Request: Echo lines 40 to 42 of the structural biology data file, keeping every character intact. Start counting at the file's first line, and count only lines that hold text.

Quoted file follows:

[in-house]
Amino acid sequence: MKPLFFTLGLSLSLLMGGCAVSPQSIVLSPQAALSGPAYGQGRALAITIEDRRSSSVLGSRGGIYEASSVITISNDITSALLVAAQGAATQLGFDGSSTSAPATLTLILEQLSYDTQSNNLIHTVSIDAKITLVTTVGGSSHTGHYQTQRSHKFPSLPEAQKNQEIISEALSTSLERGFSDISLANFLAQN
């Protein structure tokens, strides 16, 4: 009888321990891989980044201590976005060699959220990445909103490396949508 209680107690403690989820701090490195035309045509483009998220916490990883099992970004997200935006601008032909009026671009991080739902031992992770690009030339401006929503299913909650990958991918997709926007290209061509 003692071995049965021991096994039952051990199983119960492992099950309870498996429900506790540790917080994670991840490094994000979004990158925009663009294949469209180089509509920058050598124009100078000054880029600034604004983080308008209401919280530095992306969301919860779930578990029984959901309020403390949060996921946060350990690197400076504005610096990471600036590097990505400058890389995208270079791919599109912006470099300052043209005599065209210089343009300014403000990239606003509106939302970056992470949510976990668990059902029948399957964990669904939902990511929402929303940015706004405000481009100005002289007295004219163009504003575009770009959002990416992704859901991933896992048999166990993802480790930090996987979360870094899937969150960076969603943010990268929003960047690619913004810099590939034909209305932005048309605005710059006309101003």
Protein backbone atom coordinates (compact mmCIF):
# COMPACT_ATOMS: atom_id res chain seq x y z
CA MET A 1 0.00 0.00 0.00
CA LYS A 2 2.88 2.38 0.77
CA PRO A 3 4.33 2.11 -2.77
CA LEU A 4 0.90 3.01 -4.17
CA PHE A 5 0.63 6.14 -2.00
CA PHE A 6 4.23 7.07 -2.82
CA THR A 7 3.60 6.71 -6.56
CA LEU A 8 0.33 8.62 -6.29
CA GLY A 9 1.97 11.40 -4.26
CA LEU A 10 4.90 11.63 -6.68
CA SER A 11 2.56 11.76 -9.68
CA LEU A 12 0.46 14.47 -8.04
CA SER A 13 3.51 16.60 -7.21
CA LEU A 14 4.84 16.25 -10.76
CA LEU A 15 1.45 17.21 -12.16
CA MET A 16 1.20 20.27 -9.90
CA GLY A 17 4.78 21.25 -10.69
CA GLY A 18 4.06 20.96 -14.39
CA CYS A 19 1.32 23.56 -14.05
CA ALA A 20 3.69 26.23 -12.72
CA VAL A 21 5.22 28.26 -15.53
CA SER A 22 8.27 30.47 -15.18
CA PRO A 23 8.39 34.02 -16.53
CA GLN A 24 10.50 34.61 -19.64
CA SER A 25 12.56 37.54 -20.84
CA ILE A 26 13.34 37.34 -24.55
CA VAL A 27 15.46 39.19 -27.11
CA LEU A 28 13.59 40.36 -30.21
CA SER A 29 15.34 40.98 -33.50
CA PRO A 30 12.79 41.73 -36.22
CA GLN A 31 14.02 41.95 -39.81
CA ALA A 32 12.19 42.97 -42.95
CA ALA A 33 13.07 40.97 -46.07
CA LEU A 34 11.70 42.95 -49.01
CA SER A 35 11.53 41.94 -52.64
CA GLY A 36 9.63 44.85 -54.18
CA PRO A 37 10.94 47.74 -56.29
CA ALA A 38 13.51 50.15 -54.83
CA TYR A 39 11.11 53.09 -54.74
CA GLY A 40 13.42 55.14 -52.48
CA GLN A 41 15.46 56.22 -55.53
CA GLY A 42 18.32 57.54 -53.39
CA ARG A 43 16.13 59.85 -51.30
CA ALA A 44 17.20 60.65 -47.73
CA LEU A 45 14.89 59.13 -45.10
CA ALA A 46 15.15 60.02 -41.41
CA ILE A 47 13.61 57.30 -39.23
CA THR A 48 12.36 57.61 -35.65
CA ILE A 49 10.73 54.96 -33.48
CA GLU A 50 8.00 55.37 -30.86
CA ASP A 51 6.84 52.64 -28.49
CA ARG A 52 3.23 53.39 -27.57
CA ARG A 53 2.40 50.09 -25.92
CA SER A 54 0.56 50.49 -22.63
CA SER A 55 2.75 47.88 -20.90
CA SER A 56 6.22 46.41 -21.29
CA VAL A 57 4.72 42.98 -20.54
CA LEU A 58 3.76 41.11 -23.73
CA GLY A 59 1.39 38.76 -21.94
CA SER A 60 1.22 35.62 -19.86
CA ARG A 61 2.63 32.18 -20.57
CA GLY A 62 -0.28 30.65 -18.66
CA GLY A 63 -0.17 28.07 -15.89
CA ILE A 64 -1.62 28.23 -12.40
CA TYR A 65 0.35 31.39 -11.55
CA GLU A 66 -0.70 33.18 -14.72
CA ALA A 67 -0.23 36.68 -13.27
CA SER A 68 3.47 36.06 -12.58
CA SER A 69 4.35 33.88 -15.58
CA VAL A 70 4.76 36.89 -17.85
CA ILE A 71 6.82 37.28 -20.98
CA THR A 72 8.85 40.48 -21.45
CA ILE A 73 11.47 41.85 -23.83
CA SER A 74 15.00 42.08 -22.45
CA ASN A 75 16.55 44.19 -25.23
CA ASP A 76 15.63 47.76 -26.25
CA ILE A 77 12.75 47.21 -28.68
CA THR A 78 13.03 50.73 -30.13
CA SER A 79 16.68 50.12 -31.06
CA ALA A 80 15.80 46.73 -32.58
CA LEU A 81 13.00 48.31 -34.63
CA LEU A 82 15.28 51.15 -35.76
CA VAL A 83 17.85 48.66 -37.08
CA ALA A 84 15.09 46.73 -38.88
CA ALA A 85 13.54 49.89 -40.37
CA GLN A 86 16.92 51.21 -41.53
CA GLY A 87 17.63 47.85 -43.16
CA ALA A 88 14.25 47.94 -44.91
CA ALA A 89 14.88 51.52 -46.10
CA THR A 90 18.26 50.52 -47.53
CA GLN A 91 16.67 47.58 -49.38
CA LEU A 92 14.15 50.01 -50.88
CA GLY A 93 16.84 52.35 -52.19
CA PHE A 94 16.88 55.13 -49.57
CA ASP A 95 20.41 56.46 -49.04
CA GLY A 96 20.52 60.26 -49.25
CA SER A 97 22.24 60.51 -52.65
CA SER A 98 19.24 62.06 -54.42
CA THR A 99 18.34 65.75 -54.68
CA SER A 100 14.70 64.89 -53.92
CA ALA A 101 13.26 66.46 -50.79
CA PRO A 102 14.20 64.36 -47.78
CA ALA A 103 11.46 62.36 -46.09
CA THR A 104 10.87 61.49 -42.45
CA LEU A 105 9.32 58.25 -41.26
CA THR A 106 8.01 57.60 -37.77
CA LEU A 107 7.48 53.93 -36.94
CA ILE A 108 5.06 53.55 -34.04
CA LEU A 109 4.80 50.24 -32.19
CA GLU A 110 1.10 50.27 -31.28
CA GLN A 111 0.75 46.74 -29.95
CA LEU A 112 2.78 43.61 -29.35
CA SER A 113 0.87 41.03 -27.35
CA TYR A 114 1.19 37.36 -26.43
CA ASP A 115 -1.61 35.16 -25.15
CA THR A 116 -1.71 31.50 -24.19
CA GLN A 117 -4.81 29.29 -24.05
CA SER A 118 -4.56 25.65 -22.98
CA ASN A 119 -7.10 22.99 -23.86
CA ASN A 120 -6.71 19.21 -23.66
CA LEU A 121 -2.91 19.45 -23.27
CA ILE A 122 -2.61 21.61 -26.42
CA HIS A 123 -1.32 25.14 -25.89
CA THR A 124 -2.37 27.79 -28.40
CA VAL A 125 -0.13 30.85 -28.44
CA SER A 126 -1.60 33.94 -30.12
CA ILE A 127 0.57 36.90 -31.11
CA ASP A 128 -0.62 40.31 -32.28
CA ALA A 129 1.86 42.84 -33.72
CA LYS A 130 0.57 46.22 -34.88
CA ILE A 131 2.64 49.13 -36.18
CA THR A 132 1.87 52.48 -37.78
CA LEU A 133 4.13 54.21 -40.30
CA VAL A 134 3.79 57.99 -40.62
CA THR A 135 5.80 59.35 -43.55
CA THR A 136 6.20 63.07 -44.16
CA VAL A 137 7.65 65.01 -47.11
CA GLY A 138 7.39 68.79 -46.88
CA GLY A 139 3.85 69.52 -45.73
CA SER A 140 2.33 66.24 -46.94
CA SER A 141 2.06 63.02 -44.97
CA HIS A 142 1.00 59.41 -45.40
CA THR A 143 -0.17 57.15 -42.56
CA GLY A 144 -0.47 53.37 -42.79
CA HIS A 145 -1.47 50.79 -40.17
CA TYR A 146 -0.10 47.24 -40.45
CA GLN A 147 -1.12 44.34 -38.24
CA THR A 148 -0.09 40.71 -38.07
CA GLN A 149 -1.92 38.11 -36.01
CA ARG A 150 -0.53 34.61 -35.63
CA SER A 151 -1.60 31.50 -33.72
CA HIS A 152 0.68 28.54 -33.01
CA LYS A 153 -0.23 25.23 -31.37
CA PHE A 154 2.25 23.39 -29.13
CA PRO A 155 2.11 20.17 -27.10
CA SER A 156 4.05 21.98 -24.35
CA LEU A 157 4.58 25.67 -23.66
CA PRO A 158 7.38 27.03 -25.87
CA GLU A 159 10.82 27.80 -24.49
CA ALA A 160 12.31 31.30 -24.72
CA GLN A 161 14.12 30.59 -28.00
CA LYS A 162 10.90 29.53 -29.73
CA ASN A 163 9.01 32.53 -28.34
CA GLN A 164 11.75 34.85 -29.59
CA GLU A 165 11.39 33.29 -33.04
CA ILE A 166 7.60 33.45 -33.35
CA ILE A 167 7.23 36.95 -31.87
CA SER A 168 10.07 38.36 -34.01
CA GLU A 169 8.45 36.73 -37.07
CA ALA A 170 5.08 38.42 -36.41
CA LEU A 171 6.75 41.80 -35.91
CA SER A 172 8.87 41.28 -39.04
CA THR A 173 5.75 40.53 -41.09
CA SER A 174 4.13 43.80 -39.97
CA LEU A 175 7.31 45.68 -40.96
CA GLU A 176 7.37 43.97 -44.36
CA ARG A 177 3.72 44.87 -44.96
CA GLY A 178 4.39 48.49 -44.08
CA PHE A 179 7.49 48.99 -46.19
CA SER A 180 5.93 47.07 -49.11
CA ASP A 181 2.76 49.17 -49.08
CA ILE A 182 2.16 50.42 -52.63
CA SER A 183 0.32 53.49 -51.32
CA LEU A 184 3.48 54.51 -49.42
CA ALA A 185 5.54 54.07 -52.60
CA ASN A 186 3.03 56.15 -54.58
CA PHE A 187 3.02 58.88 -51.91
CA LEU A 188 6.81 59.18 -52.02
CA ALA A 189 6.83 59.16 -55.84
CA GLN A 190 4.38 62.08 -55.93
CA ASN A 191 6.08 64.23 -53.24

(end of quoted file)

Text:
CA SER A 35 11.53 41.94 -52.64
CA GLY A 36 9.63 44.85 -54.18
CA PRO A 37 10.94 47.74 -56.29